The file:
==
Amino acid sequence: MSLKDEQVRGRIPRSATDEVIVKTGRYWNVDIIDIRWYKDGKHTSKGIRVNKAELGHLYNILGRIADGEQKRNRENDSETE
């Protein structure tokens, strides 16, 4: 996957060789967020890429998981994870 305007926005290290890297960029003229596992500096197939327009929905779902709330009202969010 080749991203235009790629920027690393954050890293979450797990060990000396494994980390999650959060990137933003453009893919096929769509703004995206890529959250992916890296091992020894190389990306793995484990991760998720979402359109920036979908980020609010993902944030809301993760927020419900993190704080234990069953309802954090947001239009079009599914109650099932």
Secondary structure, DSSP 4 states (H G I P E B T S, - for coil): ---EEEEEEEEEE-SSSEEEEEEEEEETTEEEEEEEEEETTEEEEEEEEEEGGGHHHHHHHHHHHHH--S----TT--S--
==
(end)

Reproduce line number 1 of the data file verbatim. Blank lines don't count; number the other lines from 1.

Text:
Amino acid sequence: MSLKDEQVRGRIPRSATDEVIVKTGRYWNVDIIDIRWYKDGKHTSKGIRVNKAELGHLYNILGRIADGEQKRNRENDSETE